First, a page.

Plinian eruption

Plinian eruption

Plinian eruptions are volcanic eruptions marked by their similarity to the eruption of Mt. Vesuvius in AD 79 (as described in a letter written by Pliny the Younger) that killed Pliny the Elder.

Plinian eruptions are marked by columns of smoke and ash extending high into the stratosphere. The key characteristics are ejection of large amount of pumice and very powerful continuous gas blast eruptions.

Short eruptions can end in less than a day. Longer events can take several days to months. The longer eruptions begin with production of clouds of volcanic ash, optionally with pyroclastic flows. The amount of magma erupted can be so large that the top of the volcano may collapse, resulting in a caldera. Fine ash can deposit over large areas. Plinian eruptions are often accompanied by loud noises, such as heard at Krakatoa.

The examples of large Plinian eruptions resulting in formation of a caldera are the 1883 Krakatoa eruption in Indonesia, the 1980 eruption of Mount St. Helens, the 1815 eruption of Mount Tambora, also in Indonesia, the 1667 & 1739 eruptions of Mount Tarumae in Japan , the 1600 BC Thera eruption, and the 4860 BC eruption that formed the Crater Lake, and of course Vesuvius in AD 79, which was the prototypical Plinian Eruption. The lava is usually rhyolitic and rich on silicates; basaltic lavas are unusual for Plinian eruptions, the example is the 1886 eruption of Mount Tarawera.

Pliny's description

He described his uncle's involvement from the first observation of the eruption:

On the 24th of August, about one in the afternoon, my mother desired him to observe a cloud which appeared of a very unusual size and shape. He had just taken a turn in the sun and, after bathing himself in cold water, and making a light luncheon, gone back to his books: he immediately arose and went out upon a rising ground from whence he might get a better sight of this very uncommon appearance. A cloud, from which mountain was uncertain, at this distance (but it was found afterwards to come from Mount Vesuvius), was ascending, the appearance of which I cannot give you a more exact description of than by likening it to that of a pine tree, for it shot up to a great height in the form of a very tall trunk, which spread itself out at the top into a sort of branches; occasioned, I imagine, either by a sudden gust of air that impelled it, the force of which decreased as it advanced upwards, or the cloud itself being pressed back again by its own weight, expanded in the manner I have mentioned; it appeared sometimes bright and sometimes dark and spotted, according as it was either more or less impregnated with earth and cinders. This phenomenon seemed to a man of such learning and research as my uncle extraordinary and worth further looking into. (Sixth Book of Letters, Letter 16.)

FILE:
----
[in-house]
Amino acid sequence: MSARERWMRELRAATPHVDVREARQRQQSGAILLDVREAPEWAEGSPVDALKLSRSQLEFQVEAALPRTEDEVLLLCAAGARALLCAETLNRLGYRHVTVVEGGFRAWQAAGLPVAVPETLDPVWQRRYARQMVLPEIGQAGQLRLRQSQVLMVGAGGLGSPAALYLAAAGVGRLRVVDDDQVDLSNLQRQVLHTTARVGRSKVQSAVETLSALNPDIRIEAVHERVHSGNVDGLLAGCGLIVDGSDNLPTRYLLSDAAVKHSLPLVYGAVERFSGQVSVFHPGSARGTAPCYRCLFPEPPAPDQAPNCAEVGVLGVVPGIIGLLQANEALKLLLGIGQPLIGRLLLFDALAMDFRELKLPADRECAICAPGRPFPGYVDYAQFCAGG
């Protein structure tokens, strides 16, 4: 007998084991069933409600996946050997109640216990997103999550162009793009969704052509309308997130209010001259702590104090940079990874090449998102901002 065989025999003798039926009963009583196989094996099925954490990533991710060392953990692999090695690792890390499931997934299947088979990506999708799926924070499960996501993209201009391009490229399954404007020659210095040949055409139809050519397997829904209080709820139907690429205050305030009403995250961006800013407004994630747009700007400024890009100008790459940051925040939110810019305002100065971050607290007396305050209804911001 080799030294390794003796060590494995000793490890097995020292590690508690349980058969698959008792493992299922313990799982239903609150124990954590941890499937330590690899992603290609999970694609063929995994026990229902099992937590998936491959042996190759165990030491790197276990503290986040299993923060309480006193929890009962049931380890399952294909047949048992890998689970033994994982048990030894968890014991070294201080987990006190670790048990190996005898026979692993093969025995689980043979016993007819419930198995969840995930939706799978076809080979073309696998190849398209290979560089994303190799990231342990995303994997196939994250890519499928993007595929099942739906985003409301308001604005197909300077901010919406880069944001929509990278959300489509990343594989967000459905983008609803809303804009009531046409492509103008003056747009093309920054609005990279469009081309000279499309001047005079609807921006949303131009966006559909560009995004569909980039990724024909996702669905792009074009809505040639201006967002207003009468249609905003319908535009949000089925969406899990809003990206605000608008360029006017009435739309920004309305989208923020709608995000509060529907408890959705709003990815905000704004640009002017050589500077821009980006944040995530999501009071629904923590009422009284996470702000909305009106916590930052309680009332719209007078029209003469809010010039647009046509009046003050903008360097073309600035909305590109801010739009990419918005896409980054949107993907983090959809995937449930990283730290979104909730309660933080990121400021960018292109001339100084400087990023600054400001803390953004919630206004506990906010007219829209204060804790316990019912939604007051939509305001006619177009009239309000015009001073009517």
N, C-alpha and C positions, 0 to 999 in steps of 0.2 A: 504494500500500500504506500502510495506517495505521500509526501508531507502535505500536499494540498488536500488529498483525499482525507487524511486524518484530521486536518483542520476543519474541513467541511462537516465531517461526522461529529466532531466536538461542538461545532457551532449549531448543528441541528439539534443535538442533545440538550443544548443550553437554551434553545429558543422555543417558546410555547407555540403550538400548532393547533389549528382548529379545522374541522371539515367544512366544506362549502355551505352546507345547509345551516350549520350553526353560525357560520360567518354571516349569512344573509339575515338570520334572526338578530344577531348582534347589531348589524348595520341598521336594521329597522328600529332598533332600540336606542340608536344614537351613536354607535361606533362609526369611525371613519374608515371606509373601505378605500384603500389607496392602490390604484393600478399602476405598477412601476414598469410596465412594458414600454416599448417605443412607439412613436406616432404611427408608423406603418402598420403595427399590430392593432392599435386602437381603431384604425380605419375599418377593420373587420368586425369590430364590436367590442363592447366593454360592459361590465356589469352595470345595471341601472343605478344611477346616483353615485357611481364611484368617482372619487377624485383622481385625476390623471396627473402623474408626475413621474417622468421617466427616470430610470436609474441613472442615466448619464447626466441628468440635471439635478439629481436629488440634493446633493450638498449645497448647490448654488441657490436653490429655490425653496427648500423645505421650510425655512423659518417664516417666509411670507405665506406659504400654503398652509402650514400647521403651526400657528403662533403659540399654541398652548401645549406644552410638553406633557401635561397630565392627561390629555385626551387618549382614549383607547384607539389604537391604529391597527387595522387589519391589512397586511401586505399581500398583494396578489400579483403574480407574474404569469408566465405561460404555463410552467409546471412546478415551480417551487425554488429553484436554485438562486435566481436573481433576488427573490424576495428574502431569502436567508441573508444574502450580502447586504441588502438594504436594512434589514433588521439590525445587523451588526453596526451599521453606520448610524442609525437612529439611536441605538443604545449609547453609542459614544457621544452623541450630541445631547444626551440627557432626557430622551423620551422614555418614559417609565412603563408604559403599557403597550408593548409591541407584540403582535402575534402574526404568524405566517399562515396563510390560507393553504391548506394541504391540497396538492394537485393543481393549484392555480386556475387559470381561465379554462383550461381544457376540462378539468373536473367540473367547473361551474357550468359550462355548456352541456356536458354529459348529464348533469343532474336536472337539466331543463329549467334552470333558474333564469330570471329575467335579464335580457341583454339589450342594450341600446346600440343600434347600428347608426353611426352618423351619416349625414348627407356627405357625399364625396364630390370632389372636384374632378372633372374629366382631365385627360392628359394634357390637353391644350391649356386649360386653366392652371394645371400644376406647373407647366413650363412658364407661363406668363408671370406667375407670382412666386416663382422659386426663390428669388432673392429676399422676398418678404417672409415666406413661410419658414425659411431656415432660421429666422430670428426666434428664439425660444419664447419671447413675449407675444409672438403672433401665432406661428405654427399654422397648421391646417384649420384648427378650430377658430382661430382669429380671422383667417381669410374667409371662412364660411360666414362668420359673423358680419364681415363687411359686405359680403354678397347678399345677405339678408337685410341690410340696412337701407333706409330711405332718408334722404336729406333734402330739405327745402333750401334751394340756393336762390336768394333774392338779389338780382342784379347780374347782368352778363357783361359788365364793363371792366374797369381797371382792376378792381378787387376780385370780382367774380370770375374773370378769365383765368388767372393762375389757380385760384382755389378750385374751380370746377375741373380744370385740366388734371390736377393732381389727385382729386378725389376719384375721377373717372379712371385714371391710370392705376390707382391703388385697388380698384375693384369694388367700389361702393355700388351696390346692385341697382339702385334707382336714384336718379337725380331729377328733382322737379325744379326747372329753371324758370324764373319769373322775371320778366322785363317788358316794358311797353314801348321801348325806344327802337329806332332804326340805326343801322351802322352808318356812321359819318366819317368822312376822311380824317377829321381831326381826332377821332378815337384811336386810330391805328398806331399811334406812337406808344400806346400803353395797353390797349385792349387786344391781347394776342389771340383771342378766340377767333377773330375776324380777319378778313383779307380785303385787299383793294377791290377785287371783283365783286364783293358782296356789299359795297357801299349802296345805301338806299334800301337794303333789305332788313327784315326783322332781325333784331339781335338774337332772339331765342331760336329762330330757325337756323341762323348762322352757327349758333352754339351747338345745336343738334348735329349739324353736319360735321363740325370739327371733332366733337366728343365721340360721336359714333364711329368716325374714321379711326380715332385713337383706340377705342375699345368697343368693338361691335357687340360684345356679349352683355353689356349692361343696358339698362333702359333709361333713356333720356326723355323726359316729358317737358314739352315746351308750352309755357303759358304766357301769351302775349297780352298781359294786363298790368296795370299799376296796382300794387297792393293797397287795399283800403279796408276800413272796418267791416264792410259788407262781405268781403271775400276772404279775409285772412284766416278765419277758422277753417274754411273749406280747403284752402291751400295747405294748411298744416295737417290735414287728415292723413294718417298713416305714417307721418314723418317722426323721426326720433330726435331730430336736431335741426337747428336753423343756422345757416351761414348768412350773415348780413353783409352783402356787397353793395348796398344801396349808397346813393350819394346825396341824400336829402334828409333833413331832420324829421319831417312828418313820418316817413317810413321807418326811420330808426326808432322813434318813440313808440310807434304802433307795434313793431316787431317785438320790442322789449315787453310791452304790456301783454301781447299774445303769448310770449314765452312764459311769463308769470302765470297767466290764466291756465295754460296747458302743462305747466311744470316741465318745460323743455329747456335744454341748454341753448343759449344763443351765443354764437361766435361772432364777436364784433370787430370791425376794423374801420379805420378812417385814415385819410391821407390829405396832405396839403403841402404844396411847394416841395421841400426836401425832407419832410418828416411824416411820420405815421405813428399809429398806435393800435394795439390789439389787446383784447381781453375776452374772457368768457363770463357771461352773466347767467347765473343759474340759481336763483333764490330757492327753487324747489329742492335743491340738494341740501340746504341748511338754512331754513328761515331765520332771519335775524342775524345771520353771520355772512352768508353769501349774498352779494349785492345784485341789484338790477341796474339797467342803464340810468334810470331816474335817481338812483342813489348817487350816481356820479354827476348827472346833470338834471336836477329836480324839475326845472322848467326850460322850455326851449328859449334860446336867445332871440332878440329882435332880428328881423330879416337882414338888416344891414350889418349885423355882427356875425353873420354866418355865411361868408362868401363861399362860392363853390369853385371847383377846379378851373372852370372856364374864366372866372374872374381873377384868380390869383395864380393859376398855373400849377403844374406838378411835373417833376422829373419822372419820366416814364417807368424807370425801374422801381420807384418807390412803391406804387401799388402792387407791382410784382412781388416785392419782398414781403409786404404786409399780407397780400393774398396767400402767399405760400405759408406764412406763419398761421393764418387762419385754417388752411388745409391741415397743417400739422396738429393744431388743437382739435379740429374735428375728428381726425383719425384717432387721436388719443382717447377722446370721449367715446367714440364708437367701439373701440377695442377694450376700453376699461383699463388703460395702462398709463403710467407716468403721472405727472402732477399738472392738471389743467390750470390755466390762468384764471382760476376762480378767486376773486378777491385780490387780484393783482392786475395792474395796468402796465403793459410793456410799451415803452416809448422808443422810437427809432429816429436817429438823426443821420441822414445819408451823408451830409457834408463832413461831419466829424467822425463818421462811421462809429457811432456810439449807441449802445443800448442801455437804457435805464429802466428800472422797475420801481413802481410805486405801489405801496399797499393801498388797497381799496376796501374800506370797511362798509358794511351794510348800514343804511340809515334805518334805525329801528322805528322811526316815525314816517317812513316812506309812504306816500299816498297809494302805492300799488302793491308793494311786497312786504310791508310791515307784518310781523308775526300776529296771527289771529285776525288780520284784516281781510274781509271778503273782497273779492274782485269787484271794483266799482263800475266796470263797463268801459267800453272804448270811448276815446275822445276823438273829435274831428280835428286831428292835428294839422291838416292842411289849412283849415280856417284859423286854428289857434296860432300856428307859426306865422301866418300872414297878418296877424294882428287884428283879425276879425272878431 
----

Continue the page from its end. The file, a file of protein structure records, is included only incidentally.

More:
Pliny the Elder set out to rescue the victims from their perilous position on the shore of the Bay of Naples, and launched his galleys, crossing the bay to Stabiae (near the modern town of Castellammare di Stabia). Pliny the Younger provided an account of his death, and suggested that he collapsed and died through inhaling poisonous gases emitted from the volcano. His body was found interred under the ashes of the Vesuvius with no apparent injuries on 26 August, after the plume had dispersed, confirming asphyxiation or poisoning.


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